Whenever I am working on a project I like to make detailed plans. I list down every task I need to do. I order the tasks based on their priority and dependency. Then I take one task at a time and work through the list.
Sounds like a good approach right? Well, it usually works for me. But today I got stuck on the very first task I took up. At the end of the day, the said task was still pending and I had not been able to start with any other task. That was a serious blow to my self-confidence.
Right now I am in midst of turning my unemployment into self-employment. So, I am the only boss who assigns the tasks and I am the only one responsible for maintaining the timeline.
Logically I know that there will be several days when I will face one or the other setback. Tasks will take more time than I initially anticipated or they may require me to learn new skill sets. Every day can not be a perfectly productive day.
At least that's what I want to believe. The only thing I can do right now is to go back to the drawing board and reassess the tasks and re-order them better keeping in mind the time required for each and make sure to have buffer time to accommodate any unexpected delays.
Above is the logical response to the setback. What happens inside an overthinking mind is very different. The mind takes any failure too personally. It wants to give up at the first sign of failure. Then it becomes an additional task to get our mind free of the negative thoughts and get it ready and primed up. This leads to further loss of time and mental strength.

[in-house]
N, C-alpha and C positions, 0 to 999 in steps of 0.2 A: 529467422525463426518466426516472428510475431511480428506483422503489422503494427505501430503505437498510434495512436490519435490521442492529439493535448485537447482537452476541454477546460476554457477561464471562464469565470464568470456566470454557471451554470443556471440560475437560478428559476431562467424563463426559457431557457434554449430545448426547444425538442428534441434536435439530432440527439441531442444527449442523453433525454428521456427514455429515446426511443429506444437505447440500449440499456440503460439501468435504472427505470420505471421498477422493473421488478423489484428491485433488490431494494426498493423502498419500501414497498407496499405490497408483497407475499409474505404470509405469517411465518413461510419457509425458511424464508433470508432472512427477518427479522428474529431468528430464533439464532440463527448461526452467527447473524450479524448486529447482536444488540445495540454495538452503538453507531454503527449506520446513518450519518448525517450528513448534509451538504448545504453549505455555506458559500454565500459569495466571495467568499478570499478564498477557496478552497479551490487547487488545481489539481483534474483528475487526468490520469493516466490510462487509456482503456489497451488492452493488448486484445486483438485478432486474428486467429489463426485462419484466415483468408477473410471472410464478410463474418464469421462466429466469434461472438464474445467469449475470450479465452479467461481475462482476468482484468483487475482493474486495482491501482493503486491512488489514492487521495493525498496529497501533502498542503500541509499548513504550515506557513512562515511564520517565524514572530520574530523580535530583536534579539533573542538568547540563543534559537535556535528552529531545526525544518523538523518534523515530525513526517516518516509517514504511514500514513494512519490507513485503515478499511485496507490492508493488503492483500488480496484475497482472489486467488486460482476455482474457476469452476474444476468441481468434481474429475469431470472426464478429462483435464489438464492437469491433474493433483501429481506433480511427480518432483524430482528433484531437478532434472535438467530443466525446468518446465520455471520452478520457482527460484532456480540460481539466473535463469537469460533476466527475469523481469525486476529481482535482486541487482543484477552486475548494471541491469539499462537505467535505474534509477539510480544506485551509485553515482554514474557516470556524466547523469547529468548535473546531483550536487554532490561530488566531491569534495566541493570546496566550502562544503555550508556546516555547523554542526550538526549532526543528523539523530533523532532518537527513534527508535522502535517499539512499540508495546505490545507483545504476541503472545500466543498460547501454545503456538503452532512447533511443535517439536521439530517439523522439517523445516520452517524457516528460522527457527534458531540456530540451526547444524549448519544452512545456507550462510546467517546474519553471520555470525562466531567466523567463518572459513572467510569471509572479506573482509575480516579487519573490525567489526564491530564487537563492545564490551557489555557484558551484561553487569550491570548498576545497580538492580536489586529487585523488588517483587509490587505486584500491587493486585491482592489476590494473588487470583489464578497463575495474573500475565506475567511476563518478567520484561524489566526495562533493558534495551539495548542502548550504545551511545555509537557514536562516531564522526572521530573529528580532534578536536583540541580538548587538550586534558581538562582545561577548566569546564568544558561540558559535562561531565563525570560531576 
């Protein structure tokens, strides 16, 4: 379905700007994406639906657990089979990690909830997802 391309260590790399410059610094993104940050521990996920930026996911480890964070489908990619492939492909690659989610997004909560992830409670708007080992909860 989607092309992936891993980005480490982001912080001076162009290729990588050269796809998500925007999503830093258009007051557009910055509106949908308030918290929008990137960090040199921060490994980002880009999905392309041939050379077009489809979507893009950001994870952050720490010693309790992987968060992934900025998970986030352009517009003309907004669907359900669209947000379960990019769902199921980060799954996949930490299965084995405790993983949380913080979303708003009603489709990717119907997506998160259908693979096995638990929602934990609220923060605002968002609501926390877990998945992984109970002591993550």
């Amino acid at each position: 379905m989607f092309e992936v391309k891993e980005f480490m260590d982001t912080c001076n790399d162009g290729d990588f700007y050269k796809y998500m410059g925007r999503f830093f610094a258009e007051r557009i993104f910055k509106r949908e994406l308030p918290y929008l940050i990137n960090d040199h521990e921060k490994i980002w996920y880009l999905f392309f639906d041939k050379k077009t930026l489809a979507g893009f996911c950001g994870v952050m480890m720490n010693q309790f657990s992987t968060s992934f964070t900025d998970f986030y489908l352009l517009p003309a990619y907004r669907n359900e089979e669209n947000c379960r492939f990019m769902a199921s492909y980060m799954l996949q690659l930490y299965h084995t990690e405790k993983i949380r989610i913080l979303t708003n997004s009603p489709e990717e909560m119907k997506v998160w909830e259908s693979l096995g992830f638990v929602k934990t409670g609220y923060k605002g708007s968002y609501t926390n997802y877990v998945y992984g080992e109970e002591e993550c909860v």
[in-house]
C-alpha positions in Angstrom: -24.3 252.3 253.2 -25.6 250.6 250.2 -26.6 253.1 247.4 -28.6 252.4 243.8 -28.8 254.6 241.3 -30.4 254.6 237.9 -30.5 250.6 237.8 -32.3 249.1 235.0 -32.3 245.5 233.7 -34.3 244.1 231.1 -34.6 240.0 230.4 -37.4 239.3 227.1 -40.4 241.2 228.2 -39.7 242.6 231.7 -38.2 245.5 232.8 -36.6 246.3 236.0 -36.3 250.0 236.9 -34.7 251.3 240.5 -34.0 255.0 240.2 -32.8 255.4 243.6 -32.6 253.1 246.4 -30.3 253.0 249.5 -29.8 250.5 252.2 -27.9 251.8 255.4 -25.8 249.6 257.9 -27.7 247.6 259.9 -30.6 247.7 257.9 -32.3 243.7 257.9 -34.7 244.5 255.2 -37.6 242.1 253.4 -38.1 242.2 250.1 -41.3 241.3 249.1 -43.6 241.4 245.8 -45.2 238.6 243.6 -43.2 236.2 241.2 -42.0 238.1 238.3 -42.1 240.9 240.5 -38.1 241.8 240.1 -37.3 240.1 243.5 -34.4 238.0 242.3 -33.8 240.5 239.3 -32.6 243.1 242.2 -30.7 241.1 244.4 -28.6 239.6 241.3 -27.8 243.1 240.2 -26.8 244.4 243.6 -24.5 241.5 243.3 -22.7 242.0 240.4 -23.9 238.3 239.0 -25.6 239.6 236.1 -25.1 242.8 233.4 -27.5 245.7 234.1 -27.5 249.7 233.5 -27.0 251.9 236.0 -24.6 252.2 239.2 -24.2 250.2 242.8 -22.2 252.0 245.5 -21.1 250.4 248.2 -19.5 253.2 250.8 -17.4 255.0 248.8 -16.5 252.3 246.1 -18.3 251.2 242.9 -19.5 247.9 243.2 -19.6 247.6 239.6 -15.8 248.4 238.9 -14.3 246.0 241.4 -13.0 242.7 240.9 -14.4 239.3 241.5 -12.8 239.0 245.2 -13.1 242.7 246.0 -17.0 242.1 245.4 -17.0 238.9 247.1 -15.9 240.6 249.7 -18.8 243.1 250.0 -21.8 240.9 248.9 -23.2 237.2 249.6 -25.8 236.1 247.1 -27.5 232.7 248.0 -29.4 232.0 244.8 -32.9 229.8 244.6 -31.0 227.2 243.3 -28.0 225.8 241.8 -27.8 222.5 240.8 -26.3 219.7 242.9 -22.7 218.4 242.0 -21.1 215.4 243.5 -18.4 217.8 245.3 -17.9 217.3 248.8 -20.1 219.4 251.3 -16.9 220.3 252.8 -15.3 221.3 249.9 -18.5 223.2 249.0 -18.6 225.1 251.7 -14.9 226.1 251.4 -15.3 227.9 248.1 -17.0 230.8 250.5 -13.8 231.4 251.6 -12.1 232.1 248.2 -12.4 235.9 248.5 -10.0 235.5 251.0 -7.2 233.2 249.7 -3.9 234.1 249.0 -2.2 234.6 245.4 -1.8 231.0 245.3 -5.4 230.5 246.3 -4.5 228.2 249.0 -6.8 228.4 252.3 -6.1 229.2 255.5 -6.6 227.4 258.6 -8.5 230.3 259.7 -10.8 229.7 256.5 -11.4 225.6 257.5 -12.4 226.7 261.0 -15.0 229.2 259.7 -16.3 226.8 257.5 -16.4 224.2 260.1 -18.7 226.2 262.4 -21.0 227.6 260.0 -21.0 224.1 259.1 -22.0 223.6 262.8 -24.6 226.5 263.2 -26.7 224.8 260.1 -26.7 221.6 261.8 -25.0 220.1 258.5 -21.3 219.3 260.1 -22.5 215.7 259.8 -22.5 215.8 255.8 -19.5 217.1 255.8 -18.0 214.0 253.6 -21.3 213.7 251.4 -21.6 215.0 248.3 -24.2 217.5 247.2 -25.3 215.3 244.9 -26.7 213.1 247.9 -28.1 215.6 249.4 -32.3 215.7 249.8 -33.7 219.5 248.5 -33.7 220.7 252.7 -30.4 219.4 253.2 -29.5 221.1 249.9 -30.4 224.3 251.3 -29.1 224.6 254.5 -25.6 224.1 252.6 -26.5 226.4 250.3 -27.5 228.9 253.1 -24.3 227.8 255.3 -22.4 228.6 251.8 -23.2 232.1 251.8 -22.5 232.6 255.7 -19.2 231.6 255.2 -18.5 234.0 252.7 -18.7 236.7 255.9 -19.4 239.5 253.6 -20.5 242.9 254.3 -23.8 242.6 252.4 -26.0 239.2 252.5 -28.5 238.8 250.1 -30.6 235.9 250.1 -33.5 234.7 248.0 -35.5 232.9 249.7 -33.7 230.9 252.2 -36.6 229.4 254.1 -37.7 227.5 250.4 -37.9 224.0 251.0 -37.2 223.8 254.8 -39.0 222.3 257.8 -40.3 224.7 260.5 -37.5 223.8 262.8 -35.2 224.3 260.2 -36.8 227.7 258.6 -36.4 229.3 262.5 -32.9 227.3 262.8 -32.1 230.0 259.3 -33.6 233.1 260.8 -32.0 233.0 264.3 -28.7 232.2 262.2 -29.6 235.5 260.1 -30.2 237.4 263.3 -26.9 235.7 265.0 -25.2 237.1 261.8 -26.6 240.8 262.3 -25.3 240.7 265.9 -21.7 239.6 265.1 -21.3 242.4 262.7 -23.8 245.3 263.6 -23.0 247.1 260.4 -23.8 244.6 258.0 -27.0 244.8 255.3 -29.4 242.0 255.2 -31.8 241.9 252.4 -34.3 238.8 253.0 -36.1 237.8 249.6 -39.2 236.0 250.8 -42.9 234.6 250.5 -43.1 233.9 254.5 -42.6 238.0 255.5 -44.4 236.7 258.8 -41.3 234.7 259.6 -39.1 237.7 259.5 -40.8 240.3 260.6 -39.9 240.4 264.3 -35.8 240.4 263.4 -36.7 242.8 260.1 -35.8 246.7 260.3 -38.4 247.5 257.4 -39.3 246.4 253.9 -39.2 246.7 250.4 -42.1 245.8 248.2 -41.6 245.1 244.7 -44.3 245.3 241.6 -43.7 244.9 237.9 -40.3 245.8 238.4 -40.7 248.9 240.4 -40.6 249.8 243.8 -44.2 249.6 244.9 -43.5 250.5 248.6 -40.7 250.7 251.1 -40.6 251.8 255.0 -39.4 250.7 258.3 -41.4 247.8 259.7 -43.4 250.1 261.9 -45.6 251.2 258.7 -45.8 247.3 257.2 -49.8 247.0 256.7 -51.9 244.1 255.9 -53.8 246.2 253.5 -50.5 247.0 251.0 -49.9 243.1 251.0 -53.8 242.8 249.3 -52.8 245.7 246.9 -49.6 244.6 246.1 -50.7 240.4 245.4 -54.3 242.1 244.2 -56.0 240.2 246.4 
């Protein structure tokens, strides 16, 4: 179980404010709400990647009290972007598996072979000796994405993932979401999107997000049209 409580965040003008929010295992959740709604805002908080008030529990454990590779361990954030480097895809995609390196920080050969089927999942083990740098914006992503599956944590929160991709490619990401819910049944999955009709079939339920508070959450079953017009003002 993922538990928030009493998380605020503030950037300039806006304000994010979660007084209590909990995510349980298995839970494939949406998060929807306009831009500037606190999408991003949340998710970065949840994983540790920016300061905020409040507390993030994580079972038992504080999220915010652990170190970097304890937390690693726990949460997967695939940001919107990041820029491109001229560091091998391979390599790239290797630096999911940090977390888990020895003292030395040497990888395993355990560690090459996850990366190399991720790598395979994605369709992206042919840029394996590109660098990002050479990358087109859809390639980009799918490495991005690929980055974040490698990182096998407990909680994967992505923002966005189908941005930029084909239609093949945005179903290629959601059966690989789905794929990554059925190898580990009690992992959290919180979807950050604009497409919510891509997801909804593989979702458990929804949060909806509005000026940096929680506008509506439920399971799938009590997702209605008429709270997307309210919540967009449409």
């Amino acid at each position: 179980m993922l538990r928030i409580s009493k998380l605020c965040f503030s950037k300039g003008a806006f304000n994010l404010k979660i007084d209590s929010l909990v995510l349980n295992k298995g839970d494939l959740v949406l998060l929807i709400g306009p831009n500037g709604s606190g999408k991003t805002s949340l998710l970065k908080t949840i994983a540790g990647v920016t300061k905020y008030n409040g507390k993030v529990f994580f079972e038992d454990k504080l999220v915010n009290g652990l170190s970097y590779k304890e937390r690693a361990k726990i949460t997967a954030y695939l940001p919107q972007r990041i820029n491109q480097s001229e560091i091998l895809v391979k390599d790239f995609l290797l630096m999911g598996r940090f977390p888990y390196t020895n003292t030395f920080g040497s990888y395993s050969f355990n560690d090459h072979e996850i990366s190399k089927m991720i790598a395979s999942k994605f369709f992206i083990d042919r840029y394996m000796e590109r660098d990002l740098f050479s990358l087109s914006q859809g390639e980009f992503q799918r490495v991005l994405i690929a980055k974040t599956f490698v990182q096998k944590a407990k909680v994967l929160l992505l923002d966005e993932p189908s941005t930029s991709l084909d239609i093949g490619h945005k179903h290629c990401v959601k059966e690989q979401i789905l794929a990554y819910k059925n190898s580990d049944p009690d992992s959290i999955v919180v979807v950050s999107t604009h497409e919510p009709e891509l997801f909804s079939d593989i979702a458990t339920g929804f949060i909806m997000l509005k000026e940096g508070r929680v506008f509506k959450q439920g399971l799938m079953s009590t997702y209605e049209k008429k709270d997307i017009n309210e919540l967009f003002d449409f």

It's a vicious circle. The more time I waste, the more I panic and the more time I need to calm down my mind and get back to tasks. When we start accounting for the mind’s panic approach and desire to leave the task that is difficult, we realise that while making the list of tasks we also need to account for the fact if the task is really necessary or not.
It is also important to remember that we may not like doing all the tasks listed. So making accommodations for them is also necessary. We either need to find a way to delegate or if possible to remove the said task. If getting stuck on one task means that ten other tasks don't get done, then we do need to analyse the importance and options for the said task.
Every situation has logical and emotional components. Focusing on only one and ignoring the other is not a good solution. Productivity and project planning are the terms we don't usually associate with emotions. But we need to understand that an excited, inspired, motivated state makes sure the task is done on time. Whereas if we are feeling detached from the task no matter how hard we try to finish the work, it will take more time than expected. This is what happens in most of the day jobs. We are assigned tasks with deadlines by our bosses. When we are in the right mindset, it is a breeze to finish it. But if we have just had a fight with someone or something else is bothering us or even if we are hungry then nothing else matters. The task is doomed before we even start it. Quality and timeliness both will get affected.
We can not ignore the mindset while working. The right state of mind is an important resource which should not be ignored.